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Thursday, July 5, 2018

Heavy Metal Content in Tomatoes Grown in Soils with Biosolids


Authors:  W.J. Melo, A.A.D. Cintra, M.D. Revoredo, L.T. Braz
Keywords:  Lycopersicon esculentum Mill., Cu, Mn, Zn, composting process, waste
DOI:  10.17660/ActaHortic.2003.627.26


The use of biosolids in horticulture could contribute to recycle residues produced by men. This study analyzed concentrations of Cu, Mn and Zn in the compost during fermentation, in the soil amended with the composts and in the tomato plant materials. Five composts were produced using sugar-cane bagasse, biosolid and cattle manure in the proportions: 75-0-25; 75-12.5-12.5; 75-25-0; 50-50-0 and 0-100-0 (composts with 0; 12.5; 25; 50 and 100% biosolid), respectively. These composts were used in an experiment with 6 treatments (the 5 composts and a control with mineral fertilization) in a design of randomized blocks with a split plot design. The control and the treatment of 0% biosolid received inorganic nitrogen. All the treatments received the same amount of N, P and K. Two tomato plants were cultivated in each 24 L pot, in a greenhouse at the Technology Department of the Faculdade de Ciências Agrárias e Veterinárias of the Universidade Estadual Paulista in Jaboticabal County, São Paulo State, Brazil. The concentrations of Cu, Mn and Zn were evaluated in the compost 7, 27, 57, 97 and 127 days after composting began, in the soil 0 and 164 days after the compost applied, and in the plants. Compost, soil and plant samples were subjected to digestion with HNO3, H2O2 and HCl and the metals were determined by AAS. There were positive and significant correlations between Mn in the compost and Mn uptake by the plant (0.46 p>0.05), and between Zn in the compost and Zn concentration in the plant (0.78 p>0.05). Cu, Mn and Zn concentrations increased during composting. The biosolid in the compost supplied Cu and Zn to tomato plants, and the cattle manure supplied Mn to the plants.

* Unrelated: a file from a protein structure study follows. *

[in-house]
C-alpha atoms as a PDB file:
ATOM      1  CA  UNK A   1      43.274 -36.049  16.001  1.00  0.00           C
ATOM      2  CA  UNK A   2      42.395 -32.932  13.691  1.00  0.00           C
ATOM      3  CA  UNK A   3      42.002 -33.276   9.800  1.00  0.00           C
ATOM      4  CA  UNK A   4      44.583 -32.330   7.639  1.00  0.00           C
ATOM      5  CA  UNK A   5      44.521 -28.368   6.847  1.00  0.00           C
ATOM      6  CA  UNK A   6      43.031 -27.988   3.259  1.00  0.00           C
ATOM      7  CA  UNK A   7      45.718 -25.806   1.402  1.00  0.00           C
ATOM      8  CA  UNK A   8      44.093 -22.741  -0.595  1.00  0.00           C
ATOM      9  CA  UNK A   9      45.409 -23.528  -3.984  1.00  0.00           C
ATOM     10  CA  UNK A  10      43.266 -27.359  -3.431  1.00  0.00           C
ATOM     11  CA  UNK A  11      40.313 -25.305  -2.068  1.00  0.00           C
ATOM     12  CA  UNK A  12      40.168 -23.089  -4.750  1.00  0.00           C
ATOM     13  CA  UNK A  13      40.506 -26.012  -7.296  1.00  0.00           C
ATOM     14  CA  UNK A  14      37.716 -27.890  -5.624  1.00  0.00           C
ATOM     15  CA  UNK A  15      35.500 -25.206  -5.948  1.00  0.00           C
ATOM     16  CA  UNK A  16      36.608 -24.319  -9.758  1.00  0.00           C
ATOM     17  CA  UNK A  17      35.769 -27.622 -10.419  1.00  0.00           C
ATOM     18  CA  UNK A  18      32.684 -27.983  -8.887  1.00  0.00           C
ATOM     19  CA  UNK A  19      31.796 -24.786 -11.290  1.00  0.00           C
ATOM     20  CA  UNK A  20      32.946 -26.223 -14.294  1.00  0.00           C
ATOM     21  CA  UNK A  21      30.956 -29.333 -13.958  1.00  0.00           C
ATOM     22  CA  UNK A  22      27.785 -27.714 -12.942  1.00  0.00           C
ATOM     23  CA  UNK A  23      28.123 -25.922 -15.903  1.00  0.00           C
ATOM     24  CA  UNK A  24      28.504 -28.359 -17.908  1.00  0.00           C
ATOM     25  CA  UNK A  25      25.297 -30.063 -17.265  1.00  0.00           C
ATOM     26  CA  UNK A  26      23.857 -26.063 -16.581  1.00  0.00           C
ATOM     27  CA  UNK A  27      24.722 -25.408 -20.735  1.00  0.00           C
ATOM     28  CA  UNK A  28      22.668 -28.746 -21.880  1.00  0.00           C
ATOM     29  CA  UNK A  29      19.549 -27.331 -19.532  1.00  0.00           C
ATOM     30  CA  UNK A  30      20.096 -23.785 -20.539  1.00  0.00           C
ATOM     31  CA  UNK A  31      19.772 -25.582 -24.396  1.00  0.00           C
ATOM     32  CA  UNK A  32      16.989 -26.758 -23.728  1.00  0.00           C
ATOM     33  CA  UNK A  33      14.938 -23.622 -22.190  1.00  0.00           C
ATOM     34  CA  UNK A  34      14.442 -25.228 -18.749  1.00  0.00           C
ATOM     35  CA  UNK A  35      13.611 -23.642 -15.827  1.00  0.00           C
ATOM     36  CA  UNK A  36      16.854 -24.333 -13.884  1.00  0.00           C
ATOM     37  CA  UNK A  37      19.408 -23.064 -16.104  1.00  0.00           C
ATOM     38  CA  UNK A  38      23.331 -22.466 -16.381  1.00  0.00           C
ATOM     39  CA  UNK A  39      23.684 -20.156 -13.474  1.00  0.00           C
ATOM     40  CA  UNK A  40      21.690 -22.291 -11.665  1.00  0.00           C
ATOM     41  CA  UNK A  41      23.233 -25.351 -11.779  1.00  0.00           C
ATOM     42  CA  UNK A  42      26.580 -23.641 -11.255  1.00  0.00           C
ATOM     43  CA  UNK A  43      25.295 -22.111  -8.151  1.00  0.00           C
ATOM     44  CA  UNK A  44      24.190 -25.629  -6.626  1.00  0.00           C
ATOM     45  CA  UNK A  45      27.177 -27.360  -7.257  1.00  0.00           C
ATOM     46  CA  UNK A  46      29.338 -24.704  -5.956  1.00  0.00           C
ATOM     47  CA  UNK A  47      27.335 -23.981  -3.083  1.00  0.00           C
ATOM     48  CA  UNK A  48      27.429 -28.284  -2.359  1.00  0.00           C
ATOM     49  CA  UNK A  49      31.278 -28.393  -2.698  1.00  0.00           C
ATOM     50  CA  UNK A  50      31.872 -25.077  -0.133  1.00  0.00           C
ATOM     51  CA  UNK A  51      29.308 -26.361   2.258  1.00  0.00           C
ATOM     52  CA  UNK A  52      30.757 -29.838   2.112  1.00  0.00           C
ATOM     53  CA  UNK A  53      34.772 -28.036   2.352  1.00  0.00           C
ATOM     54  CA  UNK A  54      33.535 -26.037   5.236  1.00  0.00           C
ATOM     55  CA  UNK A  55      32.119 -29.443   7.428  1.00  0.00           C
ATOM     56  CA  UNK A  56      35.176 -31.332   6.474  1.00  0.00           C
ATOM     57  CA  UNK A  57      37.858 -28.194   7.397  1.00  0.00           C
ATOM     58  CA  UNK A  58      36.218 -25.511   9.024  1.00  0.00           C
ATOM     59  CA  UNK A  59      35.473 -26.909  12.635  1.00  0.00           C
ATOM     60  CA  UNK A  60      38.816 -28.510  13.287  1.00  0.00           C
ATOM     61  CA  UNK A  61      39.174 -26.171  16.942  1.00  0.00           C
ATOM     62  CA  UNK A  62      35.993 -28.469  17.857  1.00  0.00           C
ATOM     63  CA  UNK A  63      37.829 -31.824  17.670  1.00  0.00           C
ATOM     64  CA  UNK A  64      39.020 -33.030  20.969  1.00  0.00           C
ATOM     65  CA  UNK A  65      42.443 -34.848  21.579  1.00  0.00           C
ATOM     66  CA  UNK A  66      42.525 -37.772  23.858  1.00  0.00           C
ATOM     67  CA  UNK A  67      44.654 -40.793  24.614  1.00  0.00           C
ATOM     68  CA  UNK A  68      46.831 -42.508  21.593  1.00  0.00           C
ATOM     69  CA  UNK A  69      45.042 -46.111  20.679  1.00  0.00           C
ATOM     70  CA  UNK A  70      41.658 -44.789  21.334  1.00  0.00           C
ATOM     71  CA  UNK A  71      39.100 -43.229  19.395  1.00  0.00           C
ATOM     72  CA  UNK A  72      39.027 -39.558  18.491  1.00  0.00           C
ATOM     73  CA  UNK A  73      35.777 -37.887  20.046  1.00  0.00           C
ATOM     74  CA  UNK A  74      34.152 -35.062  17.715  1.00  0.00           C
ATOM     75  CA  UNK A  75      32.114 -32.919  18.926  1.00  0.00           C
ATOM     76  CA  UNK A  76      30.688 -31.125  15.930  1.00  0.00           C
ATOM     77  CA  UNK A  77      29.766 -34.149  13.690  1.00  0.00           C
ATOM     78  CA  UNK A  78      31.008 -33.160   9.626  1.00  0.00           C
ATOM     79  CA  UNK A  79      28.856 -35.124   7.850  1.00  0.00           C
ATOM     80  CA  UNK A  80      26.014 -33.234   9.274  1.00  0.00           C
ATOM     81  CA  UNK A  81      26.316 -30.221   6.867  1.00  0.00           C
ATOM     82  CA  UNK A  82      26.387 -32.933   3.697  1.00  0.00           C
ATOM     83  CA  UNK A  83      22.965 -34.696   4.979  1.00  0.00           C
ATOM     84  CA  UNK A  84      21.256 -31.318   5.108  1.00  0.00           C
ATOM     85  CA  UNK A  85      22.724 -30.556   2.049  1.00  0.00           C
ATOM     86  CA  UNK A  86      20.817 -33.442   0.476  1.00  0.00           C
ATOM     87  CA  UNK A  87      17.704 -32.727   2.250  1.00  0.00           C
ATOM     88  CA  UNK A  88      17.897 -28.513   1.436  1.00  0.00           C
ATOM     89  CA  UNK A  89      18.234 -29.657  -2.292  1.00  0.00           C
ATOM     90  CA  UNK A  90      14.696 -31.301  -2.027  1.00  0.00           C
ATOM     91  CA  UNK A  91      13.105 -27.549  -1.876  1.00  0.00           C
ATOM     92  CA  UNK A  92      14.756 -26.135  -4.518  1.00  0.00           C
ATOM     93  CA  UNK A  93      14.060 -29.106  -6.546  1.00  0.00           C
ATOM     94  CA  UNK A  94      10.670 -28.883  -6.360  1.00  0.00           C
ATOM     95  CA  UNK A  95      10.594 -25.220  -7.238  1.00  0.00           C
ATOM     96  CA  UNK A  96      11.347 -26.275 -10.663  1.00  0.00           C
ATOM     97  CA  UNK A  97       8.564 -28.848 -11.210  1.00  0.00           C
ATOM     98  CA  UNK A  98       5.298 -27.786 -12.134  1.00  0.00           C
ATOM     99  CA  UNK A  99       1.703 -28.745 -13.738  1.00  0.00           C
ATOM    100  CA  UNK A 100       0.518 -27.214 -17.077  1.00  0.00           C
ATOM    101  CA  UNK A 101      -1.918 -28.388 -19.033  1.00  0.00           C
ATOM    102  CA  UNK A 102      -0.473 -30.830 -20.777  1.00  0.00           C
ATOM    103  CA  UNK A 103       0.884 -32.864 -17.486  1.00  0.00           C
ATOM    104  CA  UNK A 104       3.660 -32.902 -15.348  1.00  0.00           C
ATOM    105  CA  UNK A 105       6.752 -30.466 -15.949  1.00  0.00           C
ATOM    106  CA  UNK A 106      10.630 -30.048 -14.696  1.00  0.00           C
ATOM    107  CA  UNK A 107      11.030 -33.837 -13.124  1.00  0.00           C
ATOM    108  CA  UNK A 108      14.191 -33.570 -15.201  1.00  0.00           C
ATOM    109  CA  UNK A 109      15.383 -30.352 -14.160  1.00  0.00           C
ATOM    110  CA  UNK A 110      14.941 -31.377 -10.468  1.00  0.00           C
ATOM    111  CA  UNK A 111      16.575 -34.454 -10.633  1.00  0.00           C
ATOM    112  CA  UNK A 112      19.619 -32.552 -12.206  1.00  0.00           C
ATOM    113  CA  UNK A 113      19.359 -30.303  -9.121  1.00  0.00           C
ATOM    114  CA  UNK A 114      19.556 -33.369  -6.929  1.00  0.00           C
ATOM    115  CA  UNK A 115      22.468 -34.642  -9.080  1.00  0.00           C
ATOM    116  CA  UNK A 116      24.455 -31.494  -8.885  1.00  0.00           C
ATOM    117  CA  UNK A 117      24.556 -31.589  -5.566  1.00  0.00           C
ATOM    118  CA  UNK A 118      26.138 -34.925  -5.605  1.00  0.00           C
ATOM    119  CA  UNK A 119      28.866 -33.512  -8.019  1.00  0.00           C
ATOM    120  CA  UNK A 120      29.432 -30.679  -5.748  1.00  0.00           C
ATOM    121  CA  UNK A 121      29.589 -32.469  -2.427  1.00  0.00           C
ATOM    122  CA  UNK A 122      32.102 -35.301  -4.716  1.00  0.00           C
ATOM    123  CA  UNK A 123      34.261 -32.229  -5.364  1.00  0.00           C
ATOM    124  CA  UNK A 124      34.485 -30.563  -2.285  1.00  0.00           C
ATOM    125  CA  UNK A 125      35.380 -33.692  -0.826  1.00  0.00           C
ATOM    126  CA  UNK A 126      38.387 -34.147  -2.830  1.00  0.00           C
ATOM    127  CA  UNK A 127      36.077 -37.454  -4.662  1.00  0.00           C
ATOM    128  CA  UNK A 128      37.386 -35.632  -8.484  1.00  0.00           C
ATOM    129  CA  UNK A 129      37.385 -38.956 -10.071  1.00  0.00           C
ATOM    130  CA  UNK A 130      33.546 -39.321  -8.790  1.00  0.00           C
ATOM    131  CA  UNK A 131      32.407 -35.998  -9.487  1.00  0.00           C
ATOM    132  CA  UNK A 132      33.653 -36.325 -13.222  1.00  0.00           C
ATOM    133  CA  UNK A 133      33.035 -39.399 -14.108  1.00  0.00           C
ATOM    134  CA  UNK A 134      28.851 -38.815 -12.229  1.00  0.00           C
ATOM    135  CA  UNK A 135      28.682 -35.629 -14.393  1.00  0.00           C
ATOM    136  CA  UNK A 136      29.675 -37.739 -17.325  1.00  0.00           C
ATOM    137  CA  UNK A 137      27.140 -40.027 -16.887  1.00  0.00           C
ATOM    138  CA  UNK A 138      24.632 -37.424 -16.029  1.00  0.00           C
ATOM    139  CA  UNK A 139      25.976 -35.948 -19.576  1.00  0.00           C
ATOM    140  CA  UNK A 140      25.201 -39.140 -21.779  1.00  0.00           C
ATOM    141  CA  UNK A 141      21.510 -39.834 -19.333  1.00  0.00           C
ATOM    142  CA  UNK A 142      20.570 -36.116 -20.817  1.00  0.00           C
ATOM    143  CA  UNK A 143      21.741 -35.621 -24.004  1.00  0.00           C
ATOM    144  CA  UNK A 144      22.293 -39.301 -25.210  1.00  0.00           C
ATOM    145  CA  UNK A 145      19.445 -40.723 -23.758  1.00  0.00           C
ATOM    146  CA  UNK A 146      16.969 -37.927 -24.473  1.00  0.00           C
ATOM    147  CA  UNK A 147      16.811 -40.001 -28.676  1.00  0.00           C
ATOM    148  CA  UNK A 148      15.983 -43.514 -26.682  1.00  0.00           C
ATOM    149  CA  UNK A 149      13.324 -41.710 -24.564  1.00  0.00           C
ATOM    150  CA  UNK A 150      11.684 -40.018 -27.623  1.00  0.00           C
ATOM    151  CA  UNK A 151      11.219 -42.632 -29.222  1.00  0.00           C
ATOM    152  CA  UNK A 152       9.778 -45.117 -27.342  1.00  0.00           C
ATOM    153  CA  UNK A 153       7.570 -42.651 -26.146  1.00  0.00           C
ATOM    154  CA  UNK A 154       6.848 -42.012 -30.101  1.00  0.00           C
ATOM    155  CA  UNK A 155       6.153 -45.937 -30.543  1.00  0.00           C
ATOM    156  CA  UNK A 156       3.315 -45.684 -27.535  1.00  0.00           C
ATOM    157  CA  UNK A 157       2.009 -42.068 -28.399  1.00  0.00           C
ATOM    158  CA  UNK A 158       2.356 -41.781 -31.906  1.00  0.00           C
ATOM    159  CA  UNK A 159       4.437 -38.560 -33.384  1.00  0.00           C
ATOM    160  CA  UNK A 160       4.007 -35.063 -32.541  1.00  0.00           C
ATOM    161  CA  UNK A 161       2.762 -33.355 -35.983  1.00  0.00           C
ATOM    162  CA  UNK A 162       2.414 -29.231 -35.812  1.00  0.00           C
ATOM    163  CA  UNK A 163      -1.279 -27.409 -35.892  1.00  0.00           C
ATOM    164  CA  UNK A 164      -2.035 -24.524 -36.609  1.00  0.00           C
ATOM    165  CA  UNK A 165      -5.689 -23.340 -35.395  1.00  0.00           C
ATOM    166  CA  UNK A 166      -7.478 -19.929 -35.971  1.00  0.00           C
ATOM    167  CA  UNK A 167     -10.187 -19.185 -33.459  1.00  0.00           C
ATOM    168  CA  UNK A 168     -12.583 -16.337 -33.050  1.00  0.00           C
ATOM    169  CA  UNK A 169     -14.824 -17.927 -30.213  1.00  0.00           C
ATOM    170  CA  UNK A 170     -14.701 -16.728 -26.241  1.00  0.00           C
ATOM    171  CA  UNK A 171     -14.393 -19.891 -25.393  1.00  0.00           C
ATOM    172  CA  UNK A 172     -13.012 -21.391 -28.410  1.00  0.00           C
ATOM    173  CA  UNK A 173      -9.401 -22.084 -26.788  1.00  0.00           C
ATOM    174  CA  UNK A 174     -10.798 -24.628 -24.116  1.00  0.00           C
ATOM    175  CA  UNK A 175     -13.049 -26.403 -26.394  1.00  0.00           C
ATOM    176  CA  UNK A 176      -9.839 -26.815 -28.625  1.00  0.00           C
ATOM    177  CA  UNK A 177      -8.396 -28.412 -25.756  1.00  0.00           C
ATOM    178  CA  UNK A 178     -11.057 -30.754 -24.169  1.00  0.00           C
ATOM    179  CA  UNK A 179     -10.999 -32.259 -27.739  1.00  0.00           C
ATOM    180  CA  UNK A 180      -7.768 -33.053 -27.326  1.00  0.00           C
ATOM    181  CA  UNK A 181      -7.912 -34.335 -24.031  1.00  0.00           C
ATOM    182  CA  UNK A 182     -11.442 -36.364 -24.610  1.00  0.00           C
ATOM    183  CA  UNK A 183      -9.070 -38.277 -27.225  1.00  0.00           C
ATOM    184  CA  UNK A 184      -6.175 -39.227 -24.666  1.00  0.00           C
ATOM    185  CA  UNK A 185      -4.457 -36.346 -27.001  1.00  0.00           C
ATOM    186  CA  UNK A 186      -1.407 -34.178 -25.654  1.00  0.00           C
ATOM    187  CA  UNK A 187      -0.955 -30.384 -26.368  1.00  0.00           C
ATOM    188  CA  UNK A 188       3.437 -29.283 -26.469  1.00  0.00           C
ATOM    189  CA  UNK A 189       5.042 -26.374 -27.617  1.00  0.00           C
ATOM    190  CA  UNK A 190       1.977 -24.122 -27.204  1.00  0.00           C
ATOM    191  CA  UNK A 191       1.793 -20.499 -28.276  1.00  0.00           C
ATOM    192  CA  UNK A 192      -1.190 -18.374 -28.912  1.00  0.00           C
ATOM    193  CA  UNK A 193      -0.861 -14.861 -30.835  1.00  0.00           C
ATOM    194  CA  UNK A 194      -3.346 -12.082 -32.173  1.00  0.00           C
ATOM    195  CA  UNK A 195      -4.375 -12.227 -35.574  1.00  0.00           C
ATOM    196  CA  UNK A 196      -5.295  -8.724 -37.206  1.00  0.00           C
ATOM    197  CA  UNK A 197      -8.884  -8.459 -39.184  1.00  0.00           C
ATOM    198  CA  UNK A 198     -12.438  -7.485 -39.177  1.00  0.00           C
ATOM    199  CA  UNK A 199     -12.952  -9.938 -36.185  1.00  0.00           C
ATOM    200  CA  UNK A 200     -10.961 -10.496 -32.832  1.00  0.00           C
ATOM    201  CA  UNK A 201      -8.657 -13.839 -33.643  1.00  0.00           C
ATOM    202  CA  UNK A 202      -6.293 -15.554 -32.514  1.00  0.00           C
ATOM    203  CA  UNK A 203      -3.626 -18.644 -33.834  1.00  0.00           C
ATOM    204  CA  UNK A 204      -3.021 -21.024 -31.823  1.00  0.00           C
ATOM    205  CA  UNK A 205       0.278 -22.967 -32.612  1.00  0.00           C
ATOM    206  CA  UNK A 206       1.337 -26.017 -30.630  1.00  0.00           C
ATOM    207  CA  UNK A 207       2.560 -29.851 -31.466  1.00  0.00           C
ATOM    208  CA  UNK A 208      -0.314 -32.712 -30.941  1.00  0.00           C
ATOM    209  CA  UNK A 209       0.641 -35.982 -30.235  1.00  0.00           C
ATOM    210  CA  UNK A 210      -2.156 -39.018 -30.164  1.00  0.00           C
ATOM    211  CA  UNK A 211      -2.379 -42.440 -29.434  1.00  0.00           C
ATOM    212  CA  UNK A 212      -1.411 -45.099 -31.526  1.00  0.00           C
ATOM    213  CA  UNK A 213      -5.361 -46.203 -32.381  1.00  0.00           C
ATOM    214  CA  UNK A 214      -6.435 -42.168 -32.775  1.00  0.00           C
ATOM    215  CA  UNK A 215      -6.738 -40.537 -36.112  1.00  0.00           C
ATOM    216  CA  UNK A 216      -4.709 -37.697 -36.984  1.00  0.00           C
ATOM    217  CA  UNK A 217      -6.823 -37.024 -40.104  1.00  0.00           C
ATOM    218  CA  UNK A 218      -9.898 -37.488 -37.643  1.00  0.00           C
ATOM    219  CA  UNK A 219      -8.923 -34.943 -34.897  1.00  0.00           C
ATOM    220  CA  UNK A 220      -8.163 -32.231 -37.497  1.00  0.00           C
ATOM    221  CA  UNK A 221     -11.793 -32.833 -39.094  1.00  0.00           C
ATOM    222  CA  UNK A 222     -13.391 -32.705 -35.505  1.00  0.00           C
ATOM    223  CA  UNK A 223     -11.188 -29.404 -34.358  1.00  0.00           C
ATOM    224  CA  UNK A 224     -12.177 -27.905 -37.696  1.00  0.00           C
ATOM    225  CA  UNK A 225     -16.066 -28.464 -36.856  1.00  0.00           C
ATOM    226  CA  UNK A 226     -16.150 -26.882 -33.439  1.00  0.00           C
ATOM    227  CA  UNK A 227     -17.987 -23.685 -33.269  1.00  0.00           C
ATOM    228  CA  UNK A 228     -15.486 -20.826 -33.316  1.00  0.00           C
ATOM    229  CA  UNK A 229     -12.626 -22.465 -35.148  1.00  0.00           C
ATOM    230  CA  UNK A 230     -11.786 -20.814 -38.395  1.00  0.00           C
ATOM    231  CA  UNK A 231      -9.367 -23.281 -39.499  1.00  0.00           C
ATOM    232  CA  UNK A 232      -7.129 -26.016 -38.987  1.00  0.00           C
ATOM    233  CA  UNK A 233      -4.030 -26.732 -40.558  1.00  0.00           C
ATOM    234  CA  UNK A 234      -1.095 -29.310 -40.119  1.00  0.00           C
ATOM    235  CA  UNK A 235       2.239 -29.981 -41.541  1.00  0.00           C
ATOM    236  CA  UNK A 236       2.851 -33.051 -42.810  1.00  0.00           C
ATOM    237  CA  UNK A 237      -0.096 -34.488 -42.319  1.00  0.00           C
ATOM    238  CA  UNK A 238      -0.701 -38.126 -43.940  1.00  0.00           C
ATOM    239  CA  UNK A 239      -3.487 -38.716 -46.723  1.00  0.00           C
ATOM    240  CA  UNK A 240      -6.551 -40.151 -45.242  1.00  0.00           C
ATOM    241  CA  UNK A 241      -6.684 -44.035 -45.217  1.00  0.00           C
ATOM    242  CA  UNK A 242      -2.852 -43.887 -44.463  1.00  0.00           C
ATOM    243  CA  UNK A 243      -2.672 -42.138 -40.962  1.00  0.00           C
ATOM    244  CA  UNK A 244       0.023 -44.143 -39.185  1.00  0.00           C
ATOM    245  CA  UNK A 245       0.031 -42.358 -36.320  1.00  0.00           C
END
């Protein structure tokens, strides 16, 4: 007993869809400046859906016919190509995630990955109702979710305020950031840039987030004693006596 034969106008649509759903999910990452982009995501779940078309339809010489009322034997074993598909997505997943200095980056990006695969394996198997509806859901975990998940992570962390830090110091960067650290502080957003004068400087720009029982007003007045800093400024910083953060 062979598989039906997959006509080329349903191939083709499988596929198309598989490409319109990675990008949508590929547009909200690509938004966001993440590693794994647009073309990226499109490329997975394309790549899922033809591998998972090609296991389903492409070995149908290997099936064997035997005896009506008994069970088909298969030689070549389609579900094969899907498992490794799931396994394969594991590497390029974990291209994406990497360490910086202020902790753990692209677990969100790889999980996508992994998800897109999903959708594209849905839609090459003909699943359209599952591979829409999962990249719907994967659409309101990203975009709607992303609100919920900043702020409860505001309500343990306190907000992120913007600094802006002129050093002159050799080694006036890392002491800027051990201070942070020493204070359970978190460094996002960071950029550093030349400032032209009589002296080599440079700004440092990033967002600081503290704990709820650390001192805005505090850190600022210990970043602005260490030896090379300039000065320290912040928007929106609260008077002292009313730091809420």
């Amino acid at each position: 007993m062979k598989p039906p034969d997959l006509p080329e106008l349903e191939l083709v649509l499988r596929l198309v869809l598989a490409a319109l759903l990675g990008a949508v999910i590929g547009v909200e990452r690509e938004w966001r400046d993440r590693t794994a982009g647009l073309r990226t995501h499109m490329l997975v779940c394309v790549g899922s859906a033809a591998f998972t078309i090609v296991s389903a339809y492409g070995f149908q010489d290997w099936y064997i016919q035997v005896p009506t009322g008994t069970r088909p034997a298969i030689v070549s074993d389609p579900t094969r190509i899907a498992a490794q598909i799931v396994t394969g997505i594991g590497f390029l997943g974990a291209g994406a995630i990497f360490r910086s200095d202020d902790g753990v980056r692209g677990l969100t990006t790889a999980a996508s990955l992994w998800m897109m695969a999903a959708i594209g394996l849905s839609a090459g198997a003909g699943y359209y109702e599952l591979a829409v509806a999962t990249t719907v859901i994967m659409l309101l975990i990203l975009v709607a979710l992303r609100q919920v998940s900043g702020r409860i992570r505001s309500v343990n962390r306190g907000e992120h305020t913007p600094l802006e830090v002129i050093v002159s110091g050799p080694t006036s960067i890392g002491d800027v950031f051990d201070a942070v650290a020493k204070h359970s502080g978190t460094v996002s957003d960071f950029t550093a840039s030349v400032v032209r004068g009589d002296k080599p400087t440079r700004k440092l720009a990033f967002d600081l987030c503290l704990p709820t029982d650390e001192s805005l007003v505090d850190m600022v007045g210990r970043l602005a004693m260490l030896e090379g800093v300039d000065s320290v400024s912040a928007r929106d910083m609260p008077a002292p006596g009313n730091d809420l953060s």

There is much discussion in horticulture regarding heavy metals in soils and in plants. What are heavy metals? In the periodic table of elements, heavy metals are those elements identified as metals that have a high atomic weight. 

Heavy metals include those that are considered toxic to us and other animals, as well as metals which are nutrients. In the research below, only heavy metals which are considered plant nutrients (at low concentrations) are taken into consideration. Copper = Cu, manganese = Mn, zinc = Zn are plant and animal nutrients at lower concentrations such as reported here. In this report, the heavy metals that were plant nutrients and use of biosolids was considered a "good" thing.


  1. If I remember correctly, a controversy arose years ago over findings that a popular bagged material had lead, cadmium and other industrial materials in it. The product was then deemed fine for your non edible garden but not one with vegetables.
    Milorganite? Is this the name? Darn. I can't recall the product. It is popular still but with a caveat.

    1. Was that Ironite? That was made from mine tailings. All the biosolids compost...Milorganite is one...is regulated for heavy metal content by the EPA. By federal regulation compost made from biosolids must be under certain levels for most of the major heavy metals.